This section is from the book "Handbook Of Hardy Trees, Shrubs, And Herbaceous Plants", by W. Botting Hemsley. Also available from Amazon: Handbook of hardy trees, shrubs, and herbaceous plants.
Dwarf prickly or unarmed shrubs with 1-foliolate leaves or none, very rarely 3-foliolate. Calyx campanulate, the upper lobes free or connate. The claws of the lower petals connected with the staminal tube. Keel usually bent downwards. Pod short or long, flat or swollen. About seventy species are described, inhabiting Europe, North Africa, and Western Asia. Some derive the name from the Celtic gen, a bush; and others from the Latin genu, a knee.
1. G. alba, syn. Spdrtium album, S. multiflorum, and Cytisus albus. Portugal Broom. - A handsome species growing about 4 to 6 feet high, with numerous slender slightly furrowed erect branches and few scattered leaves of 1 or 3 small hairy leaflets. Flowers very abundant, white or pink, produced from May onwards for a considerable period. A native of Spain and Portugal, and the most desirable of its class.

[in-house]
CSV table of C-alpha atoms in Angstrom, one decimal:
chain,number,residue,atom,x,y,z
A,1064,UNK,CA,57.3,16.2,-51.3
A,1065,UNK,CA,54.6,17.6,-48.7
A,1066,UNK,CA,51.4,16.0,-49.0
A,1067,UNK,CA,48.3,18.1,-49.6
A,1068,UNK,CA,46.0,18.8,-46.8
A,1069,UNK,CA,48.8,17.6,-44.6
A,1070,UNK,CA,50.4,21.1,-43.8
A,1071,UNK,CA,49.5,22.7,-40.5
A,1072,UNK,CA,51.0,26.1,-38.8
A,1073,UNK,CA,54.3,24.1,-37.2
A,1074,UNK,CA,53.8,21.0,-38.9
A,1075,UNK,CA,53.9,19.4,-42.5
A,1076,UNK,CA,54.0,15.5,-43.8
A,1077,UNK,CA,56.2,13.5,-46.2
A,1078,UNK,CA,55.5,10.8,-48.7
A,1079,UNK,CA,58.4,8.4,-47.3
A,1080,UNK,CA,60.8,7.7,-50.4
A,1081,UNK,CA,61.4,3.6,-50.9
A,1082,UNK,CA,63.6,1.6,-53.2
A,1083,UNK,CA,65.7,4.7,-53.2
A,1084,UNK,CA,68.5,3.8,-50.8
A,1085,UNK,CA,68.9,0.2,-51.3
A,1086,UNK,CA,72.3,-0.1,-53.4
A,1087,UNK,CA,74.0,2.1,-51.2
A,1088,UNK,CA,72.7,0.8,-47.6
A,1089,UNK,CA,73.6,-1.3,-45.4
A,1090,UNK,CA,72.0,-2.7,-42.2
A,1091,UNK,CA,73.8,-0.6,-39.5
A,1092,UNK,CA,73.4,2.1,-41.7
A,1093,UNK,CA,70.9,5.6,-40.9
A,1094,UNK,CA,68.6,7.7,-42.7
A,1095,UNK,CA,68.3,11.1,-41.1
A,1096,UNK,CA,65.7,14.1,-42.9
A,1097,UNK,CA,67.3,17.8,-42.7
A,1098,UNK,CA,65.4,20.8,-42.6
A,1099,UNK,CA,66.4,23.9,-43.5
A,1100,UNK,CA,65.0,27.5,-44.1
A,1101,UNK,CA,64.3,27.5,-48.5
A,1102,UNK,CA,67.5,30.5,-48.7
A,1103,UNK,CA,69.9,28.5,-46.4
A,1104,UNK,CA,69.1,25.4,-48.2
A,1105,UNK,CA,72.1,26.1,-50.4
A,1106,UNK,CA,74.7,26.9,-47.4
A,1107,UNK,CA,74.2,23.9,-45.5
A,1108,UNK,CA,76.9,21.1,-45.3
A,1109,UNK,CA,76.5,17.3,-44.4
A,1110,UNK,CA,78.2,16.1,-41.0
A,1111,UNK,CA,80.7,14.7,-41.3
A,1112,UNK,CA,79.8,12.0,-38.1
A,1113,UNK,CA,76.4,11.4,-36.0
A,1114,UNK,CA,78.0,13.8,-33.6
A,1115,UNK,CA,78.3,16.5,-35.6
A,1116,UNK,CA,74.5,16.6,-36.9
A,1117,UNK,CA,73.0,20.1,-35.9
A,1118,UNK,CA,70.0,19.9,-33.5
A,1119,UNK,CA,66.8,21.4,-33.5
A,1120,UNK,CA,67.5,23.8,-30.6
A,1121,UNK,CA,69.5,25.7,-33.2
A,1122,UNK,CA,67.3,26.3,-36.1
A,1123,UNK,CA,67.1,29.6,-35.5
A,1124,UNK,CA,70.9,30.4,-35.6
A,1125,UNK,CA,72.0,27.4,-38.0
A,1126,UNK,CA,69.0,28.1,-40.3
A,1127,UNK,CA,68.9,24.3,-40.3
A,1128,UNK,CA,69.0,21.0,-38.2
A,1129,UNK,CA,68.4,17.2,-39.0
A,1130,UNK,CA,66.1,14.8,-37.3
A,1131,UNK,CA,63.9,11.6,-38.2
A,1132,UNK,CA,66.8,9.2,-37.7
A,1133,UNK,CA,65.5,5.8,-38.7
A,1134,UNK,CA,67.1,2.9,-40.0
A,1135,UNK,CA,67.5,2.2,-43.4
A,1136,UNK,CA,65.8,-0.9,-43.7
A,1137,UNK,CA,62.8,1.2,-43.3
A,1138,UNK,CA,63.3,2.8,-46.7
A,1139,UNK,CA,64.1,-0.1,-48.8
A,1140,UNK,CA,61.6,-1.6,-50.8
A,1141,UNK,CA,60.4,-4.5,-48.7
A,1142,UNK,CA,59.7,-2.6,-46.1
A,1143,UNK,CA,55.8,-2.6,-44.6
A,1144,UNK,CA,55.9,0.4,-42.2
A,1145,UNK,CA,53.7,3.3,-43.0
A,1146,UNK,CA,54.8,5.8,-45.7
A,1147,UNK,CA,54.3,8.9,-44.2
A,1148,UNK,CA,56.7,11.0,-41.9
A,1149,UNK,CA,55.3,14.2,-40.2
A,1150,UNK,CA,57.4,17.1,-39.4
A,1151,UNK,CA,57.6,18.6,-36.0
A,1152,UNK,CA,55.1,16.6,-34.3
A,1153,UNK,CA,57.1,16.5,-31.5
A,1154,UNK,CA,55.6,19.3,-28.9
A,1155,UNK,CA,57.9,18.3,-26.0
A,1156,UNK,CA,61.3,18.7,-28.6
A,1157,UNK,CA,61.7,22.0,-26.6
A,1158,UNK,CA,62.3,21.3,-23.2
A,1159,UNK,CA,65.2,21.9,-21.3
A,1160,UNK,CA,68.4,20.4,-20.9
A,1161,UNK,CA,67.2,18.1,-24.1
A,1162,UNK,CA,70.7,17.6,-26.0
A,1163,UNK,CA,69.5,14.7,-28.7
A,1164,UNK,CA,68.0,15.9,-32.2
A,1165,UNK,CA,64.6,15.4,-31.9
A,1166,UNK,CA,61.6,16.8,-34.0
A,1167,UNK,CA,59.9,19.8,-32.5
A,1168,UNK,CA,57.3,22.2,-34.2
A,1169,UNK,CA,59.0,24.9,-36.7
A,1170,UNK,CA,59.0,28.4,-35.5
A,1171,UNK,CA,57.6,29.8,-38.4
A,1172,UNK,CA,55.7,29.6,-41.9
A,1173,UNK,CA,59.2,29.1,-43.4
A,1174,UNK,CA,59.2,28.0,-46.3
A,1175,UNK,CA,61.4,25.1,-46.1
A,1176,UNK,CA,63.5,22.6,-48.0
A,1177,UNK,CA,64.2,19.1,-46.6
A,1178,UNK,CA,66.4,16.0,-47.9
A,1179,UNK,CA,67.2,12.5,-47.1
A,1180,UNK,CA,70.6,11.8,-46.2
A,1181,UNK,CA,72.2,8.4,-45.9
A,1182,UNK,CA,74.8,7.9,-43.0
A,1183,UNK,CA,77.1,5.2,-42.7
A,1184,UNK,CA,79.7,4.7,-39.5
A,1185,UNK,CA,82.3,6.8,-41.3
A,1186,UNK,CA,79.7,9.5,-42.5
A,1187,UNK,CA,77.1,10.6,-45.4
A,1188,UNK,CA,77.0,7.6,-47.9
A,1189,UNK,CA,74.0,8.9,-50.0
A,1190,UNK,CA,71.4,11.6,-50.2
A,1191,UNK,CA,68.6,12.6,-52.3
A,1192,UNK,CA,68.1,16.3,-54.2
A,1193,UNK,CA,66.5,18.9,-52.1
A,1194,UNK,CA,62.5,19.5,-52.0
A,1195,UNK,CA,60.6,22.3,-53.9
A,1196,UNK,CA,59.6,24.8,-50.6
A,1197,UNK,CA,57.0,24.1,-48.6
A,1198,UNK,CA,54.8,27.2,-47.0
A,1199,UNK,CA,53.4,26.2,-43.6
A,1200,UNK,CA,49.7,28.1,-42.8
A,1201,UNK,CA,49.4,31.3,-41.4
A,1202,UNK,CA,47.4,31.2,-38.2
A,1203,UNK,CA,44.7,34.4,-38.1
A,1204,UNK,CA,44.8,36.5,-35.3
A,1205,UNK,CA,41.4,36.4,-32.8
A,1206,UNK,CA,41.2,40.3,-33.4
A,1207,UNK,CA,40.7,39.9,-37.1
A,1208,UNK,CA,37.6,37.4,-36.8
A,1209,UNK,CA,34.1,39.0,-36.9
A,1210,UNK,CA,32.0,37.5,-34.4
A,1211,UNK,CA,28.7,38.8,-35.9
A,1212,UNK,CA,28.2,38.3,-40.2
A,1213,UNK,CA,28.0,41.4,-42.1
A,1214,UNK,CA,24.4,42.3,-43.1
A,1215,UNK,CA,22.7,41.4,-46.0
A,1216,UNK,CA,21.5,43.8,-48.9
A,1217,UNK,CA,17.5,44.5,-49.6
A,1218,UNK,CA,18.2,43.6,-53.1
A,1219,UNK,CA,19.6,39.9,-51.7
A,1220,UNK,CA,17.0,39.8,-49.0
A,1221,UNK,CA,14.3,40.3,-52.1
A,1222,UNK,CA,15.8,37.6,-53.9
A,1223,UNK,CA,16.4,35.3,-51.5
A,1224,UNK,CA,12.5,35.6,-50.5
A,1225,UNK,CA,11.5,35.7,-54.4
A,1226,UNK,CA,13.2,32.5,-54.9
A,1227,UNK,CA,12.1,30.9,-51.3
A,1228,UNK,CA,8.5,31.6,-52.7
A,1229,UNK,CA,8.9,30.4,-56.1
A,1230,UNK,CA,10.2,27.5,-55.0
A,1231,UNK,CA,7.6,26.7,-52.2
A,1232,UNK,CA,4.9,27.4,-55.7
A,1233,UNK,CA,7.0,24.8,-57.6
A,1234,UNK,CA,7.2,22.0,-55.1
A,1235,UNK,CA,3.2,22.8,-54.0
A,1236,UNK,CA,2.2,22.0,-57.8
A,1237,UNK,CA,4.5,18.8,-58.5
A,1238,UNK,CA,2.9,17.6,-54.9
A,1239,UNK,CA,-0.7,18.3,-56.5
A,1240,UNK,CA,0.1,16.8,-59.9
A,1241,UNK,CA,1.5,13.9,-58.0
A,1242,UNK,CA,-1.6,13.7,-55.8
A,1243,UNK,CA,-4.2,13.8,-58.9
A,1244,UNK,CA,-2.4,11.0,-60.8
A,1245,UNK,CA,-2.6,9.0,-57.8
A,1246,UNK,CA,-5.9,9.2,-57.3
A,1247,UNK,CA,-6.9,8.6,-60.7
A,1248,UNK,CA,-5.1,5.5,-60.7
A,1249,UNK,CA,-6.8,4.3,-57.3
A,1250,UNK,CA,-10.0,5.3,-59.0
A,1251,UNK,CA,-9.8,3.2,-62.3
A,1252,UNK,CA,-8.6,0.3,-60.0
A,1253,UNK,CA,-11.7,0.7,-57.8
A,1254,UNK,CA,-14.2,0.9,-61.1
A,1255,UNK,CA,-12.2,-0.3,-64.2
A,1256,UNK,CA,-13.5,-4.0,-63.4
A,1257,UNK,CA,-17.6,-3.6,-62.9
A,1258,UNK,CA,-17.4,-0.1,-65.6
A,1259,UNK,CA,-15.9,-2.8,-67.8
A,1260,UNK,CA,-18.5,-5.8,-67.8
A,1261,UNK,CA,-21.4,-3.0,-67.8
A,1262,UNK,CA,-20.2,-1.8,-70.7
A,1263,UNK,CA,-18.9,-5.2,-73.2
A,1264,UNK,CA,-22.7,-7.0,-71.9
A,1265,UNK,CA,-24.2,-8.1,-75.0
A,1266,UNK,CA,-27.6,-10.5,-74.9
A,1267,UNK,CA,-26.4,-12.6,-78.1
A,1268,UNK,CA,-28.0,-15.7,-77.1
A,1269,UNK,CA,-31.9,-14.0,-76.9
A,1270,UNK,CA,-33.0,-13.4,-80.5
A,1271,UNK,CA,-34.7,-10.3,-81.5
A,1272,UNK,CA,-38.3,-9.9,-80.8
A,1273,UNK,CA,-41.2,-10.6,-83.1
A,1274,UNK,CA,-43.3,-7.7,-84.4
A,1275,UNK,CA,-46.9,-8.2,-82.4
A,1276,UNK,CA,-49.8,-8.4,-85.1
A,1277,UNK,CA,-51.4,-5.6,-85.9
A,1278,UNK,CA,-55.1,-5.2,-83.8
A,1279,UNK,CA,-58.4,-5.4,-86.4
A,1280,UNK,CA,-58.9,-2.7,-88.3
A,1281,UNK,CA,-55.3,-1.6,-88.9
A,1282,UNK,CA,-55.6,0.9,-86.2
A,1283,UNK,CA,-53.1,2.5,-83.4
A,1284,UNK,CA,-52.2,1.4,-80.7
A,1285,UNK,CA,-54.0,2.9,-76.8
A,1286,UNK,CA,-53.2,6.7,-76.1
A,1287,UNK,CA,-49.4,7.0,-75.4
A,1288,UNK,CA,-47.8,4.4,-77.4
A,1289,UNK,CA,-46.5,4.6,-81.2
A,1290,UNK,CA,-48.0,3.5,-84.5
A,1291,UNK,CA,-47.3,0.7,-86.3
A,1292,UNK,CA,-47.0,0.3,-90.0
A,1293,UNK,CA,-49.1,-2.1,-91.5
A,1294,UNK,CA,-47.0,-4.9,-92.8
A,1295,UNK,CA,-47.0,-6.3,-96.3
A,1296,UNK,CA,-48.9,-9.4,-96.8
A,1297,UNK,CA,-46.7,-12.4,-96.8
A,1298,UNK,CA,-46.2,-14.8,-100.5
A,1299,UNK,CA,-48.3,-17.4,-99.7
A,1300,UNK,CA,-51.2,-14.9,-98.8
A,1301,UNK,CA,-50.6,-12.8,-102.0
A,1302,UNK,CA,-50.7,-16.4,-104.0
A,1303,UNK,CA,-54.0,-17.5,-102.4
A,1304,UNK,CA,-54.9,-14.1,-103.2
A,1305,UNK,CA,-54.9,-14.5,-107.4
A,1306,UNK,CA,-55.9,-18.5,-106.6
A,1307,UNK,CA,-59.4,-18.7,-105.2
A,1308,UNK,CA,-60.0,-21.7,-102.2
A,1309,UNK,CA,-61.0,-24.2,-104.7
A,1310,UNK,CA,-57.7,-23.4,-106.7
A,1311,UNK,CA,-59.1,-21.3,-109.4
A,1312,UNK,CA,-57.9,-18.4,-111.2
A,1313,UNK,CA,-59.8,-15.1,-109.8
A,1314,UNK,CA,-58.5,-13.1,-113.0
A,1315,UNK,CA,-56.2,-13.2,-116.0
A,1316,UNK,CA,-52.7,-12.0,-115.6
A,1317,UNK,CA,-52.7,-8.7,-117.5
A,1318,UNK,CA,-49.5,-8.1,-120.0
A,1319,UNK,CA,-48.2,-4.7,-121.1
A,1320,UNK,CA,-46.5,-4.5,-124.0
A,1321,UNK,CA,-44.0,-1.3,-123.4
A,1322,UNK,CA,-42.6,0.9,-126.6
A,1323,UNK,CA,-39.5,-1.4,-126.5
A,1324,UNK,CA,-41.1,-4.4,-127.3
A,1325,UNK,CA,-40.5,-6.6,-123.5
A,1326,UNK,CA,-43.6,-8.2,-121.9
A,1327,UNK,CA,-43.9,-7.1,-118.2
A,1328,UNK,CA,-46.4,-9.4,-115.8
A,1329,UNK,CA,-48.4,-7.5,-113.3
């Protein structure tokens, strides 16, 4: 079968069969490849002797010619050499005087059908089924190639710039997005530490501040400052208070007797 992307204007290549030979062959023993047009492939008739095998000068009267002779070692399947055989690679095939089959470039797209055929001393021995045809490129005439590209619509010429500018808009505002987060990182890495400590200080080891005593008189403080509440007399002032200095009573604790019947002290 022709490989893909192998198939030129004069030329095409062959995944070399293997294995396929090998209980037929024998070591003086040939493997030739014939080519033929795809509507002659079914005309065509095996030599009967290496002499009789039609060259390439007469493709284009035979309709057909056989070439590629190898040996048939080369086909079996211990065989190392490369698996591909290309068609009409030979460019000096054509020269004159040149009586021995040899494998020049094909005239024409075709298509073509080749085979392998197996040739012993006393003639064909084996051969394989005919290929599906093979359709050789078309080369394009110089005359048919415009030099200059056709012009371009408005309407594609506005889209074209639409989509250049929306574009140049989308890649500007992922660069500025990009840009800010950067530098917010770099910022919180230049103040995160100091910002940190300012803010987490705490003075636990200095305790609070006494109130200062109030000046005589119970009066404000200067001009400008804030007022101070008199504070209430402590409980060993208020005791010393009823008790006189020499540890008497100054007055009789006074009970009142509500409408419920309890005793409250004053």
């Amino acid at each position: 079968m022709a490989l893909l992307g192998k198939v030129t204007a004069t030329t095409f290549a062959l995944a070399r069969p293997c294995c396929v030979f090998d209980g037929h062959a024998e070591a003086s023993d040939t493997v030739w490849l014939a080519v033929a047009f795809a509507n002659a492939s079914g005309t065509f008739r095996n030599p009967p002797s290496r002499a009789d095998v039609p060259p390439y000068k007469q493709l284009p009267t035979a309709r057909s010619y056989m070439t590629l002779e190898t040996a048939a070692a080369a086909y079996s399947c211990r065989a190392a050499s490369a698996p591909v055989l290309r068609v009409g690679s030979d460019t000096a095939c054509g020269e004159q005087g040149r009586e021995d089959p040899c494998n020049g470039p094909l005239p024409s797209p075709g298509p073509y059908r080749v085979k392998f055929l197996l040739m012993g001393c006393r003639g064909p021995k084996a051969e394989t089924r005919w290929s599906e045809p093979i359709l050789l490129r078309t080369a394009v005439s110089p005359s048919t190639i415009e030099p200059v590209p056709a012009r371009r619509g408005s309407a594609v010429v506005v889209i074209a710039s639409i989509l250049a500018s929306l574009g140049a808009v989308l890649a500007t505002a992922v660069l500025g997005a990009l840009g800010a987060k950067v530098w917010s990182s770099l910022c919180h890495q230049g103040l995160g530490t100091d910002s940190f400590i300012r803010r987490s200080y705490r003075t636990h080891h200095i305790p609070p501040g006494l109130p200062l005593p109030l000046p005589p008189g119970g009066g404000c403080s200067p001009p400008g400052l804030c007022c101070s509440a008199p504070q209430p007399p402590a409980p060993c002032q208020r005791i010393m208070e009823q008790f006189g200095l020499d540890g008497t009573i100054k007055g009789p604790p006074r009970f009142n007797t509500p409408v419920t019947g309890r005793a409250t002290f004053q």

2. G. sagittalis. - This is a very peculiar and interesting plant, in which the leaves are replaced by a foliaceous or winged jointed stem. It grows about a foot high, and bears terminal erect few-flowered racemes of yellow flowers in May or June.
3. G. tinctdria. Grreenweed. - A native species and one of the handsomest. A spineless shrub from 1 to 2 feet high with unifoliolate nearly glabrous leaves and a profusion of yellow flowers from July till September. There is a good double-flowered variety of this.
4. G. radidta, syn. Spdrtium radiatum. - A slender shrub about 18 inches high with opposite branches, 3-foliolate leaves, narrow leaflets, and terminal heads of yellovw flowers. A native of Italy, flowering in Summer.